In "Meteor" by John Whyndham, explore the ways the writer uses language to vividly portray a radically different perspective of life on earth.
What am I supposed to write exactly? I undersatnd that I am supposed to compare the view of earth from the aliens eyes before landing on earth with the view of earth from the aliens eyes AFTER landing on earth ... but that doesn't seem to be enough. My teacher said I have to also talk about how I start seeing earth as from the aliens description, how I start looking at earth. How can I do that when I already know what earth is like, and when I already know that the aliens have a wrong view of the earth?
Oh, and do I also have to mention the ironic bits, because irony is a part of language. And do I also have to mention a little bit of the human point of view portrayed in the story?
Thanks for the help!
In general terms, because the text of Wyndham's "Meteor" isn't available on-line, when examining a text to determine how an author creates an affect like "radically different perspective of life on earth," look first for the use of literal language versus figurative language. Many specifics fall under the heading "figurative language." Look for idioms, which are sayings that are only understood through the culture in which they are used, for example, "You're a Babe Ruth!" is based on American culture (yes, idioms can become internationally known). Look for metaphor and simile. These are literary techniques whereby two unlike things are compared to each other, such as love compared to a thorn. Look for imagery in which sensory perceptions are stated or described. Imagery conjures mental pictures and involves mention or description of tastes, smells, sounds, the feel of things, and the sight of things. These may describe things, like spiraling green leaves cascading in the slanting wind on a summer day, or may simply state things, like he was struck by the acrid smell.
And yes, look for irony. Since you are specifically examining language (not plot structure) look for verbal irony instead of situational or dramatic irony. Verbal irony presents narrative or dialogic statements that mean something other than what they appear to mean (sarcasm is similar but has a different emotional motive and intent), as in "Thanks for your help," to someone who has not been helpful at all. Also look for allusions. These may be allusions--references--to Earth's history, great individuals, literature, myths, legends, etc., or allusions to the alien's history, great leaders, etc., as a hypothetical example, General Izackopodil of the Fourteenth Inter-Universal Teleportation Conference. Look for the diction level. Is the vocabulary consistent with an ordinary conversation (middle diction)? Is it consistent with formal discourse or even technical or academic discourse (high diction)?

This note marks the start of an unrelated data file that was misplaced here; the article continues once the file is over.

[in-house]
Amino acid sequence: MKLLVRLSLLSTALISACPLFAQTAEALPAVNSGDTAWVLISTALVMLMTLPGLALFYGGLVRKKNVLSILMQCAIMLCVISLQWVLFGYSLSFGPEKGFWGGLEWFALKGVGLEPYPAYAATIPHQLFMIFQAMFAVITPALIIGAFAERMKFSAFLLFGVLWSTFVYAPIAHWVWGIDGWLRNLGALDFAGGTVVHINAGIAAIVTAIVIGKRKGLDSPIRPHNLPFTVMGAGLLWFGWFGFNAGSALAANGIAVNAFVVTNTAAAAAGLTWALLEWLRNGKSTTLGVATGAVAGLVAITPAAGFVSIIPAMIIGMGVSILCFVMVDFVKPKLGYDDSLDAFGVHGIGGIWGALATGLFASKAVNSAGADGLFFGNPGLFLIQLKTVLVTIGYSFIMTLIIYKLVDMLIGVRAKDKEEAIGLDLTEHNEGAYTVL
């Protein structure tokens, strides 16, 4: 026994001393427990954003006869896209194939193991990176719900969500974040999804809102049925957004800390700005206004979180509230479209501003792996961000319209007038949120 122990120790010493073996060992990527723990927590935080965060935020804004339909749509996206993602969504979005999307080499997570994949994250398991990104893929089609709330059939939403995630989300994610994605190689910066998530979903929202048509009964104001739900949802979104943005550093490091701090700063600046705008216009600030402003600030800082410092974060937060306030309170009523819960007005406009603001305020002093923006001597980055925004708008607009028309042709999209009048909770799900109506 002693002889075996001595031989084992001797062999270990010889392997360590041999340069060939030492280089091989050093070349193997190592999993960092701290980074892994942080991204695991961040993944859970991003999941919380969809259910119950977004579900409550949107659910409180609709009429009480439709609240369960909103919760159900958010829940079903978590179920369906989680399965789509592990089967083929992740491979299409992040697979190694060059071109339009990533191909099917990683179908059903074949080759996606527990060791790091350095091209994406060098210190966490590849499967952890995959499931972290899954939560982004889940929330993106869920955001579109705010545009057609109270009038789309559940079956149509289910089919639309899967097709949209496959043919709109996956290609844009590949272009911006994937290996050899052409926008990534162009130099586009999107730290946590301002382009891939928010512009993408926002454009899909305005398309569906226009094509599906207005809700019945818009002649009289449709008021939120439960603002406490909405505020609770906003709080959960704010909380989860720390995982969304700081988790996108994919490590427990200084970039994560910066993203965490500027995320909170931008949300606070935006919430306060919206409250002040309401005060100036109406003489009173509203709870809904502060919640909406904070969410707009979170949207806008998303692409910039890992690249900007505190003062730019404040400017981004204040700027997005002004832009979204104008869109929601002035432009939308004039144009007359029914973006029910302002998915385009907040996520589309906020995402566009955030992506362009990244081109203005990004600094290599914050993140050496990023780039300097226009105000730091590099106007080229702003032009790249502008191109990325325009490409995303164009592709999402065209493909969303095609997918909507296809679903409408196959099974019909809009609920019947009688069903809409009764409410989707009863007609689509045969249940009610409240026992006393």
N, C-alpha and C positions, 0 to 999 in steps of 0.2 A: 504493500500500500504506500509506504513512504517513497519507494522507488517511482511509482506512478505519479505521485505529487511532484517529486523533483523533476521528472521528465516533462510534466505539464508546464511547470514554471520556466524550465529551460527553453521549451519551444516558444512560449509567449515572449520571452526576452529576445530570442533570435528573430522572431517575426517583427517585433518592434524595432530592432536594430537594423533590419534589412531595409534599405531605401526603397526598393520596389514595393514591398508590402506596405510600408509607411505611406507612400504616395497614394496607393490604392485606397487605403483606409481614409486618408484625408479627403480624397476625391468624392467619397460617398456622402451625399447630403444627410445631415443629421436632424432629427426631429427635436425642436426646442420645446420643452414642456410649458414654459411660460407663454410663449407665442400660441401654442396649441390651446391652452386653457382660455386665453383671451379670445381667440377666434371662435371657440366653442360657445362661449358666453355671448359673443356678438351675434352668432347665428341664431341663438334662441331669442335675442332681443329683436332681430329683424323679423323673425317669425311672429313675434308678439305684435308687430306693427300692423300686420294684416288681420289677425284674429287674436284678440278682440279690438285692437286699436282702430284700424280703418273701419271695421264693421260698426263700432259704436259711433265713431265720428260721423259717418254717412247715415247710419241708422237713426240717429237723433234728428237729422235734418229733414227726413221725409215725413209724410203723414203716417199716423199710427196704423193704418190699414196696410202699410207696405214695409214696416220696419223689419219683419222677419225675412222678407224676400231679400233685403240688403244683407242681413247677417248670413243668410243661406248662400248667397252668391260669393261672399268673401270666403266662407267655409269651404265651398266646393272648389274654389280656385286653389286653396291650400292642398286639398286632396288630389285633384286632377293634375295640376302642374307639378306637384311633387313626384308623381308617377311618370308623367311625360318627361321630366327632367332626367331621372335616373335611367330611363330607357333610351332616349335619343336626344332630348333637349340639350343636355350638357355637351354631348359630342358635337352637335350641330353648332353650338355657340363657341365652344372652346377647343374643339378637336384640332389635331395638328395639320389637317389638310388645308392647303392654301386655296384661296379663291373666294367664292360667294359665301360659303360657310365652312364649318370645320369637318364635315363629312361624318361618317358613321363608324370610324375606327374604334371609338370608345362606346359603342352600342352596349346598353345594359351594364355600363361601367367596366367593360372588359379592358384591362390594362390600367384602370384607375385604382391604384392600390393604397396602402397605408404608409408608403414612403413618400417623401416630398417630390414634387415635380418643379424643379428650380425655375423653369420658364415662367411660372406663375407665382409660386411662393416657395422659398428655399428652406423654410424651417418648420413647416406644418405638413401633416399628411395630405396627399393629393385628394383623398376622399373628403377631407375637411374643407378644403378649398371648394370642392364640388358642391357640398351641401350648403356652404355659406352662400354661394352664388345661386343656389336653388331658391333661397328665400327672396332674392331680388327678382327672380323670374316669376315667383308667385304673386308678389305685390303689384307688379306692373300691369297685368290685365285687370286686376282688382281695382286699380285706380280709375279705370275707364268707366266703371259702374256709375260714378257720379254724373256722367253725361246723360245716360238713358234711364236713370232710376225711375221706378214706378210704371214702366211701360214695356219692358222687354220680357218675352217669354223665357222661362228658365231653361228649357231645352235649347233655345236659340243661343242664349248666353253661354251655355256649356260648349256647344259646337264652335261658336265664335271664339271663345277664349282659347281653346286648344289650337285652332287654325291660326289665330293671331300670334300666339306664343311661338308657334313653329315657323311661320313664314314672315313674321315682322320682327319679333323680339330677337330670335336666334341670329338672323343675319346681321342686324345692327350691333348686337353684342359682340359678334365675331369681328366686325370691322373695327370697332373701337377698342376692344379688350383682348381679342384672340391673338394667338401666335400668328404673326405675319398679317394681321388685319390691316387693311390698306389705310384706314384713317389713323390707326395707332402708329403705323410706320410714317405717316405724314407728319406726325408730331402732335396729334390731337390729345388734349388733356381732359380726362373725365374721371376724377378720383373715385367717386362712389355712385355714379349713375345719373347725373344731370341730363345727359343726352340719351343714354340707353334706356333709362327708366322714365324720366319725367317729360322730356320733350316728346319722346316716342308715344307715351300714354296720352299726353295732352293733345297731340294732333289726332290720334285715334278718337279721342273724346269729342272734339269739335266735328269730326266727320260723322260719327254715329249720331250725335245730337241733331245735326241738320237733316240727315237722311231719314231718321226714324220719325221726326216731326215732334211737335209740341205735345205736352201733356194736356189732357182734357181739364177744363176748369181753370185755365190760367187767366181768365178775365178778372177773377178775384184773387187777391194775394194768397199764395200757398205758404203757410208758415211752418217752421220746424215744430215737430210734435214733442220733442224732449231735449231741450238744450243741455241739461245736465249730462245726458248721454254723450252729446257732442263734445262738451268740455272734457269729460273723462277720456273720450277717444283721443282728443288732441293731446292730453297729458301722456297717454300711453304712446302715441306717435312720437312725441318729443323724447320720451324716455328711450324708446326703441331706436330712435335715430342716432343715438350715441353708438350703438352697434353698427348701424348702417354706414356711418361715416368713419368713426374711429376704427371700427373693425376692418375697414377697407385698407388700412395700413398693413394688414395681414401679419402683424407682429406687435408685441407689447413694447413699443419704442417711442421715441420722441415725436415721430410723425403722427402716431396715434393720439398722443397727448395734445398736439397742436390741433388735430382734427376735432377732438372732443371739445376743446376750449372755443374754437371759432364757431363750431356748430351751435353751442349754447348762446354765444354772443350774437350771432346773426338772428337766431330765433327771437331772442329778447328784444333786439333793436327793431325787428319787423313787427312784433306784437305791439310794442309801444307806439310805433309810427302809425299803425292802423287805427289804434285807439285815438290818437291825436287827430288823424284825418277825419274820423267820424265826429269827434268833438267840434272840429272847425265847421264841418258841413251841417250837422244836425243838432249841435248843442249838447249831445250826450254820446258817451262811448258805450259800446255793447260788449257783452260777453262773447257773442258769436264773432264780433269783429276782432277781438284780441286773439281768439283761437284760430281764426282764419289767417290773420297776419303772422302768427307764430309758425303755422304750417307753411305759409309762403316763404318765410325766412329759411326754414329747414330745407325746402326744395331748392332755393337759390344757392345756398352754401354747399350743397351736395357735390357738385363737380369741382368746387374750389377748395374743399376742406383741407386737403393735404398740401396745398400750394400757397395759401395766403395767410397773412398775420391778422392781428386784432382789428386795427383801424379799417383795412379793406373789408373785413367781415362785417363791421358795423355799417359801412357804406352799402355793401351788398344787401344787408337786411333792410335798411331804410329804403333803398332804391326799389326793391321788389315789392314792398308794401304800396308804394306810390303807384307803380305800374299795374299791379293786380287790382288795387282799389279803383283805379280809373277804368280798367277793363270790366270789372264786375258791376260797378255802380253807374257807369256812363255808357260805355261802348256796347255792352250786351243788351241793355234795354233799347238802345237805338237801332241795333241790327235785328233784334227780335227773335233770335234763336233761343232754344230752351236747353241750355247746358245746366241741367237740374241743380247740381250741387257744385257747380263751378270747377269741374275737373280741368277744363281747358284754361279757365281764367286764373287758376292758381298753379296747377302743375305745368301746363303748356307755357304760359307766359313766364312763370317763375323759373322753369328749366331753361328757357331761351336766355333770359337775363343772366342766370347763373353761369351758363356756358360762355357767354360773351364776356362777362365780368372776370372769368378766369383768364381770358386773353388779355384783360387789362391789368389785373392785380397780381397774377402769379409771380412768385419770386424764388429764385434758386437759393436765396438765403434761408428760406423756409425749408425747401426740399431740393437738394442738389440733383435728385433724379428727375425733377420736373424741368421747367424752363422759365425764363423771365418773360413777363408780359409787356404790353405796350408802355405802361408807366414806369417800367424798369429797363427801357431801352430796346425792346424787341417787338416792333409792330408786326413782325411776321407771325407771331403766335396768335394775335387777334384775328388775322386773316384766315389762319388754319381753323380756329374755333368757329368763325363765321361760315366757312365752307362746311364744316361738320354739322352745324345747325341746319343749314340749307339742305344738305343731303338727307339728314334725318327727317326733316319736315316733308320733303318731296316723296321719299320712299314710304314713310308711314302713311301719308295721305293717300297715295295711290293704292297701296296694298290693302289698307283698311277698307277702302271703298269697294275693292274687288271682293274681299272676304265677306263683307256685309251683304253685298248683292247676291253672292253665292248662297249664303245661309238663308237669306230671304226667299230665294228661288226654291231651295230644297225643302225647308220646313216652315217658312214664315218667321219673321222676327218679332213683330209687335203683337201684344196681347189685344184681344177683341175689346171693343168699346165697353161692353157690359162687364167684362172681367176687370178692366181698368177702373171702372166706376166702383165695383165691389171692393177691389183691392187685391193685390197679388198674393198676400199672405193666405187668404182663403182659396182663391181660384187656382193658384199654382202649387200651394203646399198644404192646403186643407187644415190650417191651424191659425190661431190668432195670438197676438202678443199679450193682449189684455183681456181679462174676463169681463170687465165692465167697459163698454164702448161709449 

While you examine diction, look for metonymy and synecdoche, which are tropes (figures of speech) that substitute one word for another. Metonymy substitutes a related object or concept for a larger general concept, as in Shelley's "deep blue" for sky. A synecdoche, which is a form of metonymy, substitutes a part of the whole object or concept for the whole object or concept itself, as in "all hands on deck" in which the hands of a sailor substitutes for the whole sailor. Finally look for words that reveal psychological aspects of a character, words like feel and think, and motive words like want. To relate this to yourself, you will in the process identify the language that has a psychological affect on you: language that makes you feel fear, anger, worry, disgust, etc. And of course these psychological reactions will be focused on the new perspective on a view of Earth that Wyndham is developing. So, you won't focus on what you know of Earth, you'll focus on what psychological affect the language of the narrative produces on you. [It's a good idea to confirm this with your instructor before progressing.]